About Nell, Writing Update

Short stories

What am I doing while I’m taking a break from The Locked Room, you might ask. Do I twiddle my thumbs and spend all day shopping?

Well, no. (Except I went shopping today. But I bought books, so it doesn’t count!).

I started a short story a couple weeks back. I had planned on writing about 12K words, but yesterday when I was writing I realized my characters had more to say. I thought I only had the epilogue left to write, but it turns out I need at least one more chapter. And I’m already at 12K so it’ll be a little longer than I originally planned.

I won’t tell you what it’s about just yet. Instead I want to discuss short stories.

I’m fussy with book length. I don’t like books that are too long. (And that goes for everything. Why does a movie need to be 3 hours, or a song 8 minutes?) If it isn’t one of my favorite authors I always check the page count before I buy a book, and very rarely do I buy anything longer than 300 pages. If a book is too long I have to fight the urge to roll my eyes and shout “Not another twist, I can’t take it!” What some people consider complex and interesting is just too much for me.

To be completely honest I prefer short stories.

Writing short stories is difficult, and not everybody can do it (and it remains to be seen if I can). Even a short story needs a plot, interesting characters, some kind of conflict, and a resolution—and all this needs to be less than 20K words (any more than that and it’s traditionally considered a novella).

I greatly admire people who have the ability to be economical with their words, but are still able to evoke emotions and reactions from the reader. Take Stephen King for example, who’s a master at writing short stories. When I was a teenager I read Skeleton Key (a collection of short stories), and there’s a story in particular that’s stuck with me over the years: Survivor Type.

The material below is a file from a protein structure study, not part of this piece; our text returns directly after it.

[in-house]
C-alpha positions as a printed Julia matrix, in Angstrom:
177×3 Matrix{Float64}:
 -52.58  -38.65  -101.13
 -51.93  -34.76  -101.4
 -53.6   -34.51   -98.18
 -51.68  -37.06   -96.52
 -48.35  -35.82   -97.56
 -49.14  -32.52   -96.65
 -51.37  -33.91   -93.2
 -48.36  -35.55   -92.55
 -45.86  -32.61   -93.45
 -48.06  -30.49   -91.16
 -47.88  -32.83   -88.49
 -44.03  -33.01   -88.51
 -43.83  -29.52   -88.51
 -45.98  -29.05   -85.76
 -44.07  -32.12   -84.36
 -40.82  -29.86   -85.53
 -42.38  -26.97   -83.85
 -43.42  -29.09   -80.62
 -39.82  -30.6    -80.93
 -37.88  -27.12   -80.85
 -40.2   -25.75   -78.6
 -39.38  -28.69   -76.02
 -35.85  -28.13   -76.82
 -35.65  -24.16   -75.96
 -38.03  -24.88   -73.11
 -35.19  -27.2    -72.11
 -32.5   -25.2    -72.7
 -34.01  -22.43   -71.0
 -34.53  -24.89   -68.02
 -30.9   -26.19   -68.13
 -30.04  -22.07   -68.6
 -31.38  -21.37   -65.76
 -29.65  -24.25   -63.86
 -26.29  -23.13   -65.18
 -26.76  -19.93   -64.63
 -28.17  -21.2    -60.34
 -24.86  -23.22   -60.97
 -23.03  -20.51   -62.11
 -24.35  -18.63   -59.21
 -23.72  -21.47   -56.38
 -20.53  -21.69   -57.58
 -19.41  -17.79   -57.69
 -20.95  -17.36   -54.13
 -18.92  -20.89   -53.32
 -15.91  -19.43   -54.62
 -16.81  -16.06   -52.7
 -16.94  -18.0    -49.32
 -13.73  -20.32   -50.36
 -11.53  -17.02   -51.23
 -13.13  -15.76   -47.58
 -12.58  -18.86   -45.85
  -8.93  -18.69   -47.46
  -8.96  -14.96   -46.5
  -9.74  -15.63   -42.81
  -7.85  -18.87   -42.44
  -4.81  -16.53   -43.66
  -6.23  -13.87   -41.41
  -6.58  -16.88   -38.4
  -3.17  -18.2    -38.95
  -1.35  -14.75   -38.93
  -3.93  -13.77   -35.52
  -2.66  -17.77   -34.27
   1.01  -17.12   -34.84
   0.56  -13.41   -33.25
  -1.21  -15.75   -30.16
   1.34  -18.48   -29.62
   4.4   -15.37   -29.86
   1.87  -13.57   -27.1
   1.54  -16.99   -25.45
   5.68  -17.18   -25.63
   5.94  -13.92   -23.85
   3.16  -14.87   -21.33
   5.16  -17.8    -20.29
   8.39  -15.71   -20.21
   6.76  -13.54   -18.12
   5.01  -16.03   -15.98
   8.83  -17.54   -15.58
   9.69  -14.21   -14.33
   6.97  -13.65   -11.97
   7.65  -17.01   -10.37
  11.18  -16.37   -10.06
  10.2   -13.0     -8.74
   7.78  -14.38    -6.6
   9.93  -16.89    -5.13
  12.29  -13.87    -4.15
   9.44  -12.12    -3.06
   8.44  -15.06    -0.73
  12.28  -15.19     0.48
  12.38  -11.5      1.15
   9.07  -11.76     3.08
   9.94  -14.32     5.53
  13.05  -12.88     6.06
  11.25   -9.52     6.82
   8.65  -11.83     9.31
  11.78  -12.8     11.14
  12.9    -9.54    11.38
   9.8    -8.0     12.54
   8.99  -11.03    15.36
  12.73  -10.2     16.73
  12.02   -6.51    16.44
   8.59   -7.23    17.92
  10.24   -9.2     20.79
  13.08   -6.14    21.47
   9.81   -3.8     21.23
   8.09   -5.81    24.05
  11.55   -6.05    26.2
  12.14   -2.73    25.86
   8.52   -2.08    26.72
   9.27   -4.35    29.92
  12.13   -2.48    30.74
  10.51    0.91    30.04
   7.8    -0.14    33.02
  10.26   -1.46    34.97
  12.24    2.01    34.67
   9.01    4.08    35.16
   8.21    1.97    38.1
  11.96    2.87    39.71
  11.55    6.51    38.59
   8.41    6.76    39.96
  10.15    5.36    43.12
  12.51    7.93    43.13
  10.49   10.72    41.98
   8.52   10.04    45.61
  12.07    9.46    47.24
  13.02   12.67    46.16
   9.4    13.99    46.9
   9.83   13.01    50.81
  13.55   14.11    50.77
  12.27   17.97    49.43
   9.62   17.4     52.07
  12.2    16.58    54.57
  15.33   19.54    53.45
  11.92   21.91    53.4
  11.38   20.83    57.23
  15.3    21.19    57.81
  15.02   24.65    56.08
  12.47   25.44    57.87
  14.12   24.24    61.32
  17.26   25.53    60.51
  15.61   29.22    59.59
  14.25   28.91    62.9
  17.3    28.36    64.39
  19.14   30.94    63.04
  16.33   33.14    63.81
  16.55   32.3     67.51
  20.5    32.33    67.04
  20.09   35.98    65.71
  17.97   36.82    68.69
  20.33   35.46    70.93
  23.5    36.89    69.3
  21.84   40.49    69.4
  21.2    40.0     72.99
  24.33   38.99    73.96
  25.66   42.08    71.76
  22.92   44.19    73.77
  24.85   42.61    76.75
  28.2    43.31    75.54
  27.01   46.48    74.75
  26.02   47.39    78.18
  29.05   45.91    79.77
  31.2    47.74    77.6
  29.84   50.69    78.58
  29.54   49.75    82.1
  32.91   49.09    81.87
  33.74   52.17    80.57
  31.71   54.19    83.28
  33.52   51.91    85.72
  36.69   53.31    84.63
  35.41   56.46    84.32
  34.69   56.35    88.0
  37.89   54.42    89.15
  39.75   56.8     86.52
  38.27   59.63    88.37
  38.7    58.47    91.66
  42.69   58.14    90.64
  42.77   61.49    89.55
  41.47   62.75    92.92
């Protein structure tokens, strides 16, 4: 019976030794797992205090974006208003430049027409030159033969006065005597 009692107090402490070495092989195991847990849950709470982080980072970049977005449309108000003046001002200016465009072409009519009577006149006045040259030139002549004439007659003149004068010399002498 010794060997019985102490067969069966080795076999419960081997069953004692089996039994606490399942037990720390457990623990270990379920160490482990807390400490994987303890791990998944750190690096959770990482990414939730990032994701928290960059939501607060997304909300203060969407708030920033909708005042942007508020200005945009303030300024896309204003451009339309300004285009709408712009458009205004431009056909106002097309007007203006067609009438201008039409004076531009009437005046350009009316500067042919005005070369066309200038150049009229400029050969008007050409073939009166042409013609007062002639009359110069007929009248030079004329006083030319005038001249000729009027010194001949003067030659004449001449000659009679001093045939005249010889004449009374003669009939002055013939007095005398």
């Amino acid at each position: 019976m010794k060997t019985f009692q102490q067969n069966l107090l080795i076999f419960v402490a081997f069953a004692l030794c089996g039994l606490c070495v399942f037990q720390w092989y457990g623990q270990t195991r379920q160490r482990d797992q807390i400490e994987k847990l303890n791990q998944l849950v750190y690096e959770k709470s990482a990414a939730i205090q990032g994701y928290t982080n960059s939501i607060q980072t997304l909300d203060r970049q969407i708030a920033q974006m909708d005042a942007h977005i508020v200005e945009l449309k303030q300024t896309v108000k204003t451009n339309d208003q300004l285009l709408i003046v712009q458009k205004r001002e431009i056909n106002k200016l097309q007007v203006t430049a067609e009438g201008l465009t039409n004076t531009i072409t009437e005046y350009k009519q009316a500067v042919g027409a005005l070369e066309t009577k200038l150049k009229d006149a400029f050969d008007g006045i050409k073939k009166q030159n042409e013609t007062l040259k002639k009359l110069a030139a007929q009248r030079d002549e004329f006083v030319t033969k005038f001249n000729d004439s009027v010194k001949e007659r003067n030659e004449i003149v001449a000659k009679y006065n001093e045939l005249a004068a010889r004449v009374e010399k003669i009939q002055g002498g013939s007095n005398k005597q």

It’s about a disgraced surgeon who’s marooned on a tiny deserted island with a large amount of heroin he tried to smuggle. There’s no food, and while he tries to hunt a bird he breaks his ankle. He realizes he needs to amputate his foot to survive, so he does. And then he eats it.

If you want to know how it ends you’ll have to read it yourself. But on less than 20 pages Stephen King explores what a person is willing to do to survive, and he does it masterfully. (Sorry about the adverb there Mr. King—I know you don’t like them! 🙂 )

But since I’m not a horror writer (I’m far too nice to subject even fictional people to such terrible things), I’ll give you an example of a MM-romance short story I absolutely love: Micah’s soldier by Jessie G. According to Goodreads it’s 6000 words, and I felt like I’d been sucker punched after I finished it. The characters are interesting, we get enough back story to understand their reasons for their actions, and there’s a satisfying end.

Jessie G. doesn’t even need 10K words to make me cry. That’s some serious skill, if you ask me.

What do you think? What’s your preference, long or short stories? Or are you the literary equivalent of the Cookie Monster and want ALL THE STORIES? 🙂